This book is disturbing.
All of us know that our privacy has eroded in the internet era. All of us know that self-driving cars are the wave of the future. All of us at one time or another have been entangled in a phone conversation with an automated answering system that serves as sentry to the world of people.
But all of us do not know the extent to which the big tech companies have reshaped reality in their desired image. In this book, Franklin Foer offers the specifics through which Google, Amazon, Facebook, and (though discussed least) Apple — the Europeans call them GAFA — have gained their monopoly standing. The result is a net loss not only of privacy, but of free access to diverse sources of information, self-formation, competitive footing for business, and — it is not alarmist to say it — humanity.
The book is an eye-opener because of its specific details. I wonder how many of us are aware of the ambitions of Google, for example. Though we may think of the company primarily as a search engine that makes the sprawling internet navigable, at its roots is the dream of AI as the next stage of human evolution. Google longs to free humanity from these pesky bodies with their reflexes, physical appetites and vulnerabilities, their networks of association and memory and bias — all these features that keep us from the perfectly consistent rationality of the machine. In the words of Sergey Brin, “Certainly if you had all the world’s information directly attached to your brain, or an artificial brain that was smarter than your brain, you’d be better off… Perhaps in the future, we can attach a little version of Google that you just plug into your brain.” It is impossible to find a view of humanity more antithetical to my worldview a a Christian. Gone is the concept of wisdom or inspiration, gone the individuality and diversity of humanity. Intelligence has been reduced to the yawningly monotonous concept of data. Maybe we’ve seen the car commercial in which a young woman says, “I can park this car with my brain,” lifts her hands from the wheel, and allows the car to parallel park itself. How ironic. Her brain is the last thing involved. It has been replaced.
Then there is Amazon. Who doesn’t love the convenience, vast selection, free shipping, and low prices of Amazon? This book introduces a bitter taint to the online everything store. Foer’s exposition of Amazon’s business practices and its use of algorithms to manipulate users (or producers of the products they sell) turns the stomach. Can you imagine being able to strip the buy buttons from works by a publisher who is not giving you your way with its wares? Can you imagine “disappearing” said publisher from the eyes of Amazon’s users by altering the site’s algorithms to make some books invisible, and recommend competitors’ books instead? In World Without Mind, we read about the effect such power has on critics’ willingness to speak freely, as well as on consumer choice. What we learn only reinforces the sense that Bezos’s ownership of a major newspaper, The Washington Post, is simply an extension of Amazon’s monopoly in the world of ideas.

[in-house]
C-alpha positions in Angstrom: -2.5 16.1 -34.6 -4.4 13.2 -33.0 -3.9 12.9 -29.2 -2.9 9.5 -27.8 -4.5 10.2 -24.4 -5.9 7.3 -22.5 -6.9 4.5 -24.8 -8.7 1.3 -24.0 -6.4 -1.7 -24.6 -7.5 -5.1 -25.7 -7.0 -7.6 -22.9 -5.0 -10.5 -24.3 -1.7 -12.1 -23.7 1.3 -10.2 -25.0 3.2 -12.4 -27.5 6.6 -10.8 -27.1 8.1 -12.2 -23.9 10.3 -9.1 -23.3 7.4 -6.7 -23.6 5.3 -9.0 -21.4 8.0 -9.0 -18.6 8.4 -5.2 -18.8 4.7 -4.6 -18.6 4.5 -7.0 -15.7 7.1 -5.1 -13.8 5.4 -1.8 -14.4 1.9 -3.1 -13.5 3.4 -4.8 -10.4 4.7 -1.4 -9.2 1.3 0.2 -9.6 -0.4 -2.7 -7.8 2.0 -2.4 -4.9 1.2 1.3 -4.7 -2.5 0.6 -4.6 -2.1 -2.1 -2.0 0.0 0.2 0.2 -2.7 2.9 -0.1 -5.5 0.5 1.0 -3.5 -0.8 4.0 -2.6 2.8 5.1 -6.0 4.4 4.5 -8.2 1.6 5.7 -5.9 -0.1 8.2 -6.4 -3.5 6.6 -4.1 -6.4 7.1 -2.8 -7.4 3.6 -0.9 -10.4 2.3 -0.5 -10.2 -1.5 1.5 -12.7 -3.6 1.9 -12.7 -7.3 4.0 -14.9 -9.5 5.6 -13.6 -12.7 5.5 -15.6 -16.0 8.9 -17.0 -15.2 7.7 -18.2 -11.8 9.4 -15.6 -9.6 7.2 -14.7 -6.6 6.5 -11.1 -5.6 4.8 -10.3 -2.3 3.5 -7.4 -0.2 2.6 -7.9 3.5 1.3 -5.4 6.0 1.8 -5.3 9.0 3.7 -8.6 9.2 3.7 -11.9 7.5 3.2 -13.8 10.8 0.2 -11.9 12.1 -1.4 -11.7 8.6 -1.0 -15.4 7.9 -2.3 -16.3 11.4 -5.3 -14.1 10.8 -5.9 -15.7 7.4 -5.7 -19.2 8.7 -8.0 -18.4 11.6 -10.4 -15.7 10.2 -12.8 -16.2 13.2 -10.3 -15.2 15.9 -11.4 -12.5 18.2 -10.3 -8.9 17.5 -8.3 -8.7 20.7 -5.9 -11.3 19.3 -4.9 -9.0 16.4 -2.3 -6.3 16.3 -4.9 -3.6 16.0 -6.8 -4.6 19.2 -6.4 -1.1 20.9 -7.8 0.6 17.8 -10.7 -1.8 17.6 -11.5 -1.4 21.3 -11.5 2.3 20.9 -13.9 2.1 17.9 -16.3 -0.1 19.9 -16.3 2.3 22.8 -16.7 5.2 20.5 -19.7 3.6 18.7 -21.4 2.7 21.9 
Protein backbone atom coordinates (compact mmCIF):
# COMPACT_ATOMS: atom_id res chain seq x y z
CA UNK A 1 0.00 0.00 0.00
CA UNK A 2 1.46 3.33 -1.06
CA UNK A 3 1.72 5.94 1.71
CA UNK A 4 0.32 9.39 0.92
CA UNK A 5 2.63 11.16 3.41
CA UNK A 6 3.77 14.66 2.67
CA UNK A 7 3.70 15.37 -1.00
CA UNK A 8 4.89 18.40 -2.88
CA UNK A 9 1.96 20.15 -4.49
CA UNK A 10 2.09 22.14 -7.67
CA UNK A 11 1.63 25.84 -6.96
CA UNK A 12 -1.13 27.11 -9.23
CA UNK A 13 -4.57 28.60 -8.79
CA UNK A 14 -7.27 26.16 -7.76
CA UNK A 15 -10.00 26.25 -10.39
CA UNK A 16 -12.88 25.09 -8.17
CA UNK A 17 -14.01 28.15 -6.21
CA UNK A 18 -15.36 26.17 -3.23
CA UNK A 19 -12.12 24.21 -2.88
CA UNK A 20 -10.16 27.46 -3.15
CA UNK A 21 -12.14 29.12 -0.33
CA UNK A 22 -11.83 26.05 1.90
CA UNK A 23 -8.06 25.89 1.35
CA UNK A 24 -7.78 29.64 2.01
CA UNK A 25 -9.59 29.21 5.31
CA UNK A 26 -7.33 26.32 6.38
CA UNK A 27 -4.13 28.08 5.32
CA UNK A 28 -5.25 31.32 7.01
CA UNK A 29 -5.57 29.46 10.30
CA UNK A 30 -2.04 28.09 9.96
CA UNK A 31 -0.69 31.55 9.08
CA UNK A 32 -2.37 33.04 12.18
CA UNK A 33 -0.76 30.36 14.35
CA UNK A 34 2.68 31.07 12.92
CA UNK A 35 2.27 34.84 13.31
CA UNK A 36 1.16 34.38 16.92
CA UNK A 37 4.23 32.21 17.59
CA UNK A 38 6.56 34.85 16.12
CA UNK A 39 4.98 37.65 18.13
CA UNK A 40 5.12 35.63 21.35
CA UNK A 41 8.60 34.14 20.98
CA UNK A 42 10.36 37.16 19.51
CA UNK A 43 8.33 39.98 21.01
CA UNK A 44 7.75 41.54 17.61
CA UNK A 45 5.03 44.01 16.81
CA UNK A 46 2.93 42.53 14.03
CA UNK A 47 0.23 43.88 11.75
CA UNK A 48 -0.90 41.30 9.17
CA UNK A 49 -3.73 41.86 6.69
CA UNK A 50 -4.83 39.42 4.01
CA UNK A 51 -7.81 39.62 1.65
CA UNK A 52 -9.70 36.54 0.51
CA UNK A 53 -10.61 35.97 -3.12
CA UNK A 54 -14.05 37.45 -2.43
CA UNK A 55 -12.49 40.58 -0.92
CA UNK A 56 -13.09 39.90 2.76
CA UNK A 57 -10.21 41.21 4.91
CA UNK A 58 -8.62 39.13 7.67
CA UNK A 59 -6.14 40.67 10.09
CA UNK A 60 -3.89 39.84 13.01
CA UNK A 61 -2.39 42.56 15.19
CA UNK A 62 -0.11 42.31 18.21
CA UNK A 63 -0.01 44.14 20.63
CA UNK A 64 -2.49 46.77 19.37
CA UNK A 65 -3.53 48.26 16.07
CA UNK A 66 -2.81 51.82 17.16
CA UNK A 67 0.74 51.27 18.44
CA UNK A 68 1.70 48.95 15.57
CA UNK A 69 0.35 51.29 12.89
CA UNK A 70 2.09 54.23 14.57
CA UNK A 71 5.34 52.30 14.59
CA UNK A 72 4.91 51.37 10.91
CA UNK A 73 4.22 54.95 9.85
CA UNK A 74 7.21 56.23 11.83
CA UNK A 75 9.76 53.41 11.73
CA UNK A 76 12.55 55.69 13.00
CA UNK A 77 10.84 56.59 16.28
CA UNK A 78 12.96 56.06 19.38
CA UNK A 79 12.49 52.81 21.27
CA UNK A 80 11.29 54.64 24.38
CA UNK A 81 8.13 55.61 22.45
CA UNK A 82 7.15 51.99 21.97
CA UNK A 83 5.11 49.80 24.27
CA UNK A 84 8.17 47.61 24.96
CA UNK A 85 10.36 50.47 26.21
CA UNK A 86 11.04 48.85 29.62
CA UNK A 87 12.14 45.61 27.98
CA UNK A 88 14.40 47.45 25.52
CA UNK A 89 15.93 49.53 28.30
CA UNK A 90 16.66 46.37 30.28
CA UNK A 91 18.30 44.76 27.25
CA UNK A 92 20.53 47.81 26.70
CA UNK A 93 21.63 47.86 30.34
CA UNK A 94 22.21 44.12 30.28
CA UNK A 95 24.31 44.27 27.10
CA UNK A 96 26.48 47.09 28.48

I’ve never been a fan of Facebook, now under fire for the free flow of “fake news” allowed in the 2016 election. I wasn’t aware that “most Americans” get their news from Facebook, through which the regular mining of personal information yields sufficient data to permit Facebook’s algorithms to select the news that aligns most nicely with your preferences, age, beliefs, political persuasions, institutions and friendships. Facebook can make you visible or invisible as easily as as the changing of an algorithm. Recent news of Mark Zuckerberg’s possible political ambitions should force the issue of data collection and manipulative power.
But will it? Foer discusses the sea change that has occurred in our perception of monopoly. A monopoly used to be seen as a negative thing, and federal regulations would carefully guard diverse choices for citizens. How could we have a free society without free access to many news sources, for example? How can our consumer choices mean anything unless we have a variety of real options to choose from? Somehow the tech industry has changed all that. Their increasing control over the range of ideas and products goes unchallenged, and the strength and extent of their political lobby is unrivaled in Washington. I remember reading with incredulity in Steve Jobs about the tech companies meeting with President Obama to discuss education policy. Foer only increases our unease by providing more evidence of the influence big business has on a corrupt Washington.
It’s a deeply depressing book, yet I recommend it. While I do not subscribe to the technophile’s view of intelligence as mere access to information, there is a range of specific information in this book that everyone should have in order to make informed choices. Even though it may be impossible to erase the footprint of big tech from our lives, we can make smarter choices about setting boundaries if we know more about these companies and their values. If we want to preserve agency as human beings in a free society, we have to take the time to inform ourselves about the worldviews, aims and business practices of these companies that wield such an incredible influence. Surely it is clear by now that political action is not the avenue to any real solutions to the problems we face today. Instead, freedom has to be enacted through informed personal choices about how we live. World Without Mind is required reading because it startles us out of passivity by showing us the personal, daily ways these companies restrict our lives to their own dreary, data-driven, self-interested scope.